Bashar Assad has massacred close to 20,000 Syrians, he has turned a million of them into destitute refugees.
To speak of refugees is to speak of a monumental crisis in the human condition. If you were ever one of these unfortunate souls, the terror of it stays with you for the rest of your life. It haunts you for decades after the fact. Its imagery — the demonic helplessness and fear, the dispossession and uncertainty — insinuates itself into your sunbconscious, recurring, at unguarded moments, in bouts of post-traumatic stress.
Judged by the way it is seen in the media, the issue of Syrian refugees fleeing the mayhem in their homeland is but a sidebar on a pitiless conflict that has cost thousands of lives.
All wars, we argue, create refugees, civilians who arrive at the borders of potential host states, harrowed and beaten, often with only the clothes on their backs, seeking asylum and protection. Sad, yes, we say, but there will be intimations of a happy ending: The refugees will one day, hopefully soon, return and their agonies will be over.
So let’s move on! Not so fast, please, with the facile explanations.
The war in Syria, now well into its second year, resulted in the exodus of 120,000 civilians to the continguous states of Turkey, Lebanon, Jordan and Iraq. That is the official number of refugees who
have registered for assisstance from humanitarian agencies. The actual number, according to the office of the U.N. High Commissioner for Refugees, “is ten times as big.”
(Over the last week alone, as many as 100,000 people may have fled the fighting in Allepo.)
Meanwhile, as these refugees pour in, the host states will increasingly feel the strain as their infrastructure is put under pressure to provide water, housing, classrooms and food.
Thus the capacity of small countries like Jordan and Lebanon to help will soon reach a saturation point. No doubt in coming days and weeks, the United Nations, along with countries from North America, the European Union and the Arab League, will chip in and see to it that these folks do not go without. That’s the easy part. Consider the human toll, the wounds that will permanently scar the psyche.
Syrian refugees come from every walk of life and several ethnic backgrounds. They are rich and poor, they are Syrian Arabs, Kurds, Armenians and Palestinians, but they all have one thing in common:
They faced the trauma of flight, having witnessed fighting, destruction and death at close range, and violent acts perpetrated against friends, neighbors and loved ones.
For a refugee distress is often chronic. At the core of the refugee experience lies the remembrance of the greatest disaster that can befall man: Severance from home and homeland. Home, as shelter and abode, is the outward sum of a person’s nobility, and his homeland is the place where he is thoroughly humanized as a citizen with a national and archetypal identity.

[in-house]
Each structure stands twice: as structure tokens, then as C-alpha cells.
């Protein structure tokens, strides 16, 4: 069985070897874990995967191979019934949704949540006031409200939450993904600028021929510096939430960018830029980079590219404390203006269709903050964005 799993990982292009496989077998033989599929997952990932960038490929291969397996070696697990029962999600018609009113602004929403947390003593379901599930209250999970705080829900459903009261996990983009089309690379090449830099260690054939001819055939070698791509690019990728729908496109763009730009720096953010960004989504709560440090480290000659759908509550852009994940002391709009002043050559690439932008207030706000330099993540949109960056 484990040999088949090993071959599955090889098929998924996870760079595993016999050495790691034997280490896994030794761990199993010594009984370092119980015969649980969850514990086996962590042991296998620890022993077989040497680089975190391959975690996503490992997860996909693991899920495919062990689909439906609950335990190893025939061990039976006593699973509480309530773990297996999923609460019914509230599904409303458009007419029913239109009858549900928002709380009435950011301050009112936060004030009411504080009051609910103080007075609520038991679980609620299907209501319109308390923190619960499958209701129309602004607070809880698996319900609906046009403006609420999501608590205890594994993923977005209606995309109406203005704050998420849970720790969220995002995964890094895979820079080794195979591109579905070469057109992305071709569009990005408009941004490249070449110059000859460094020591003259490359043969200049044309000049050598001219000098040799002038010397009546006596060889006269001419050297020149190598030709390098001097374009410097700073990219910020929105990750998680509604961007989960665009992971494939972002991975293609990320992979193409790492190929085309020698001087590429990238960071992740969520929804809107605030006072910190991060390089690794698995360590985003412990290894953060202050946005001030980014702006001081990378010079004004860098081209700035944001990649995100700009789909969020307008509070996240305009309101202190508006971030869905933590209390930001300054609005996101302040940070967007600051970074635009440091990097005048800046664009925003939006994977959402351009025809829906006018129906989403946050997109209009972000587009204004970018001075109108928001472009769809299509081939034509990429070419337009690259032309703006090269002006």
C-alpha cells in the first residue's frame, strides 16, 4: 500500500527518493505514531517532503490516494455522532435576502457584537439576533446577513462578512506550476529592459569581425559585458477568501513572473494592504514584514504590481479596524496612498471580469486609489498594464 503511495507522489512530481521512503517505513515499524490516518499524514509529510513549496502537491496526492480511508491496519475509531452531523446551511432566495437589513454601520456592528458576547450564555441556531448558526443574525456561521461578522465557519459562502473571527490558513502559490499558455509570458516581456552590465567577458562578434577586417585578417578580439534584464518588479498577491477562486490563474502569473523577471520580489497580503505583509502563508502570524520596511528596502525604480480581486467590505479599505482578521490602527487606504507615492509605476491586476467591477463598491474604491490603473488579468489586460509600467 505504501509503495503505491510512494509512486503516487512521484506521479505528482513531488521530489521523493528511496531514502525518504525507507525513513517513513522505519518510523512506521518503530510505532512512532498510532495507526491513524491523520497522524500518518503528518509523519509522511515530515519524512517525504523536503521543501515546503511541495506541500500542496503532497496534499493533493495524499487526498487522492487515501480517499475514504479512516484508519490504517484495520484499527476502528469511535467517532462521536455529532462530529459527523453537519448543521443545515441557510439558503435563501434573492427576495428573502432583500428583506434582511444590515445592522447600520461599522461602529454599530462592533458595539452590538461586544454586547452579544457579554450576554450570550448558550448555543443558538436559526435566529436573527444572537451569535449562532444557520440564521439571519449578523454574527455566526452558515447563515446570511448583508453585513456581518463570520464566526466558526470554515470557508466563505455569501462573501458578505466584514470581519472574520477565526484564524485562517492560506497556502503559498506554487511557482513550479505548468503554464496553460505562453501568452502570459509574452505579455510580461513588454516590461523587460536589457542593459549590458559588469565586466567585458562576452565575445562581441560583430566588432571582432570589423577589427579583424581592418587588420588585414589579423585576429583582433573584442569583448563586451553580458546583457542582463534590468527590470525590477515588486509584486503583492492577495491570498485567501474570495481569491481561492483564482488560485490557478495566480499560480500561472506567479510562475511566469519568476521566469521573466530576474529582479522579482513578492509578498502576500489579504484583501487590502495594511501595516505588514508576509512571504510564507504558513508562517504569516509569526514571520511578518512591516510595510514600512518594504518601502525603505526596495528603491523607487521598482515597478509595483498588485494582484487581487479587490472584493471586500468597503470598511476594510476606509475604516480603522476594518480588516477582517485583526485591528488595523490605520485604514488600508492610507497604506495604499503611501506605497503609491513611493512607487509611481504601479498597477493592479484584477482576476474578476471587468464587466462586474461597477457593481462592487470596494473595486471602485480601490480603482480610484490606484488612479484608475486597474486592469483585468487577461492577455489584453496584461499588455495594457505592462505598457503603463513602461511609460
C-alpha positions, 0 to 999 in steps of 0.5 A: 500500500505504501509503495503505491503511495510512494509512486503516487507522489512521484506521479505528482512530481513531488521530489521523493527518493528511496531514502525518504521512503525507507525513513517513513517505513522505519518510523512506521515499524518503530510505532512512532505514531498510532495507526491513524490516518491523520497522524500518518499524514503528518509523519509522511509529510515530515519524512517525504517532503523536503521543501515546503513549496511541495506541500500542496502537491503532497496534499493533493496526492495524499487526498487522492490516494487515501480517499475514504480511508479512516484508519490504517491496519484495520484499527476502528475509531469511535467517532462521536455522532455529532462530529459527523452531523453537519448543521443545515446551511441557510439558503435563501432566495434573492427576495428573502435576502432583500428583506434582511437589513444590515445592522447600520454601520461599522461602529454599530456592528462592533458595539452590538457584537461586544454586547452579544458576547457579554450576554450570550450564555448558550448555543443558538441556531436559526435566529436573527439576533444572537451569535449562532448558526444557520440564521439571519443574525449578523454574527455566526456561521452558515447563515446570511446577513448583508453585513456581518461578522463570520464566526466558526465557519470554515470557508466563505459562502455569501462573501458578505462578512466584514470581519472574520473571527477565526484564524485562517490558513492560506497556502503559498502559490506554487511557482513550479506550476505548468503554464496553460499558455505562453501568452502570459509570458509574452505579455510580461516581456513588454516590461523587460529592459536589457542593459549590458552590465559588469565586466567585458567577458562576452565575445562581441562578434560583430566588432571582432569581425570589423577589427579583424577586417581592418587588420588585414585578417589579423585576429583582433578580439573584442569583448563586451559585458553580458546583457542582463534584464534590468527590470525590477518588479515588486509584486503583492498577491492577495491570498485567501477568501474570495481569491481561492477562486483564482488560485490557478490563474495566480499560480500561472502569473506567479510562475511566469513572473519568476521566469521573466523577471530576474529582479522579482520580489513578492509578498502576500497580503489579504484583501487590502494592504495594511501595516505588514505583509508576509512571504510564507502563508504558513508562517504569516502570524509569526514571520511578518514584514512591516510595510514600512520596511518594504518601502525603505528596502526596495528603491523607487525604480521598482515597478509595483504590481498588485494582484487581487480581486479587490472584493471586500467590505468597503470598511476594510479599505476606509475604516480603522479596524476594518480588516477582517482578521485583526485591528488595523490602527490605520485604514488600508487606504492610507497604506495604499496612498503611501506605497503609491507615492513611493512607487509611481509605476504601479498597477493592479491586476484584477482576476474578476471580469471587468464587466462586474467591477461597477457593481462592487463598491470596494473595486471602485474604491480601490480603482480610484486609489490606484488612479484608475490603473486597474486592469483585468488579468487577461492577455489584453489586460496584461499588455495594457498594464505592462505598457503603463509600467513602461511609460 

With the one destroyed and the other rendered unsafe, you are compelled to wander the earth, or dwell in the open fields, with mere canvas as a roof over your head, in partial return to the manner of a beast. The tragic solemnity of such an image is immeasurably humbling or those of us who have not lived the refugee experience.
I, however, as a diaspora Palestinian, have known that experience, and my life continues, to this day, to bear its stamp. Though I’m often loath to bring — for its inappropriateness — the first person into my columns, I will indulge a recollection here, that I had invoked elsewhere in the past, about a man whose psychological wounds, that he sustained as a refugee, literally killed him.
The man, called Abu Hassan, then in his late forties (he never knew or much cared about how old he was exactly) was a 1948 refugee from the city of Haifa, in Palestine, where he had been a shopkeeper, self-confident and secure at being an independent businessmen, respected around the neighborhood where he lived in his own home and worked in his own shop.
Now in Beirut, where he and his family ended up at a Palestinian refugee camp, he was enrolled with a United Nations relief agency that doled out food rations to the refugees.
The transition was so sudden, so cataclysmic, it shook him to his core.
For several years after that, he would mope around mumbling incoherently about how soon, for surely it must be soon, he and his people would return home, to Haifa, where they would no longer be subjected to such indignities in “the land of others.”
His hair, which had been jet-black when he left Palestine, now turned snow-white, and his voice, which had been resonant before, now lost its pitch. He walked hunched over.
He moved with effort. His world and its ways in Palestine, once as familiar to him as the wince of his own muscles, were gone. He gasped for breath, as it were, and wished for death. In no time, his last breath was inhaled and his wish was granted.
That Abu Hassan was my father is not the issue. The issue is that there were hundreds, possibly thousands, of Palestinian refugees like him who met a similar fate soon after the ‘nakbe’ descended on them.
Professor Laurie Vickroy, of Bradley University in Illinois, was writing about Cuban refugees in her paper, “The Traumas of Unbelonging,” but she could have been writing about refugees everywhere, from those tens of thousands of Irish families who escaped the potato famine in their homeland in the late 1840s to Syrian refugees escaping the terror unleashed upon them by the Assad regime.
“While situations of displacement often foster survival through cultural adaptability,” Vickroy wrote, “in the context of traumatic exile, a lost home can remain not only psychically embedded as a place of origin and identity but also of an anguished dissolution of the self.”
Professor Vickroy is right. And trust me on this one, I write from experience.
The writer is a columnist at the Saudi-based arab News, where this article was published on Aug. 1, 2012